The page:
Stephen McNeil's use of phone to ensure secrecy worries privacy czar
Catherine Tully says the province's freedom of information law needs an overhaul
Nova Scotia's information and privacy commissioner said Premier Stephen McNeil's use of his phone to keep conversations with staff private undermines the province's freedom of information law.
Stephen McNeil admitted the practice to reporters Thursday.
"It's certainly well recognized across Canada and in other Commonwealth countries that a failure to document undermines the freedom of information system by leaving little or no record of government decision-making, so I certainly recognize that that does raise a concern," said commissioner Catherine Tully.
McNeil said he wanted some conversations, particularly those about policies only being considered, kept private.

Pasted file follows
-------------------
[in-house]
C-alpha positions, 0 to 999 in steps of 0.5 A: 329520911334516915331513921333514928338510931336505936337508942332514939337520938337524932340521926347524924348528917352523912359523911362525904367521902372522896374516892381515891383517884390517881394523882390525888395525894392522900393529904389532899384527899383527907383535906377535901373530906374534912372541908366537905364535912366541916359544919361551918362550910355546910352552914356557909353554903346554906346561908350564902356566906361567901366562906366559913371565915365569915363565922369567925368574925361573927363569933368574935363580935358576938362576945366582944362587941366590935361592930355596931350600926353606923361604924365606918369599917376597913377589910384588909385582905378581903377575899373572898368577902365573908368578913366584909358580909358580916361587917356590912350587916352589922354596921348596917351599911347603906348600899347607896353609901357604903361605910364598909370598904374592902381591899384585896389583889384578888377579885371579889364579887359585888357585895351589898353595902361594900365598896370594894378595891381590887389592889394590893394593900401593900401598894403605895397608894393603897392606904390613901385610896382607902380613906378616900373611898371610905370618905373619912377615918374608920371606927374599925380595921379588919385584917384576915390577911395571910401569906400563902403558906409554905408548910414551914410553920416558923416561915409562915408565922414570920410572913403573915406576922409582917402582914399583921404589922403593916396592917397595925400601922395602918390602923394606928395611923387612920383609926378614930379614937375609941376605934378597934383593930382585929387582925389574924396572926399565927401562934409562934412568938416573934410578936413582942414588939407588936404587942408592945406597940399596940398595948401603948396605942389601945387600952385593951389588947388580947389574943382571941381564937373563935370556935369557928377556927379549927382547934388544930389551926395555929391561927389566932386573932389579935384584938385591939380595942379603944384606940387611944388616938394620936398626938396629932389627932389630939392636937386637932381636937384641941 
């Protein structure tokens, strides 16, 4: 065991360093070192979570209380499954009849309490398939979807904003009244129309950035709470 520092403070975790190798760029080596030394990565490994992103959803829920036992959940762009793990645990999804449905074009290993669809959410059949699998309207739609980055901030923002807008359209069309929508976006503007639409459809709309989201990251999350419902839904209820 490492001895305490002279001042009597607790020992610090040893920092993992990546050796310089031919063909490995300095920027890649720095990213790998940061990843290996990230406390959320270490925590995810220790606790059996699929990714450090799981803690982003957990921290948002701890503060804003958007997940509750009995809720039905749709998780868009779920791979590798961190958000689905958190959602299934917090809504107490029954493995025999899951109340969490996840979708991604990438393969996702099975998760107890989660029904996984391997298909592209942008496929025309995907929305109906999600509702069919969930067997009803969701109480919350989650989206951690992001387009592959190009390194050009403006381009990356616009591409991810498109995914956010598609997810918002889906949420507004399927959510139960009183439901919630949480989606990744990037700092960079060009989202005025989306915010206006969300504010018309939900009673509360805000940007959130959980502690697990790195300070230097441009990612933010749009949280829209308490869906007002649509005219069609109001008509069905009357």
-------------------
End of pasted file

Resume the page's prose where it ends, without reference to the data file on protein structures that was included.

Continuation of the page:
Some information should be private
"I need to be able to communicate to my staff, and there are certain things I want to be able to tell them that I don't believe should be out in the public domain," McNeil said.
Tully said the current law protects those conversations by exempting advice to cabinet from the law.
She said she would continue to lobby the government to overhaul the current law, including a provision to document decisions.
"That's completely fine, have the discussions," she said. "What I'm recommending is that once the decision is made to not do something, as much as to do something, that that decision be documented," said Tully.
'A duty to document'
"The reasons for the decision be documented, who made it, when it was made. That's a duty to document."
Tully said other provinces such as B.C. and Newfoundland are moving toward that.
She said, based on what's happening here and in other provinces, Nova Scotia needs a law.
Despite McNeil's suggestion the law is fine as is, Tully is already compiling a list of amendments she'd like to see.
"This process always takes years and I'm ready for that."
On Monday, Tully called for a ban on use of personal cellphones and tablets for government business, unless those tools can be set up to retain and store records automatically.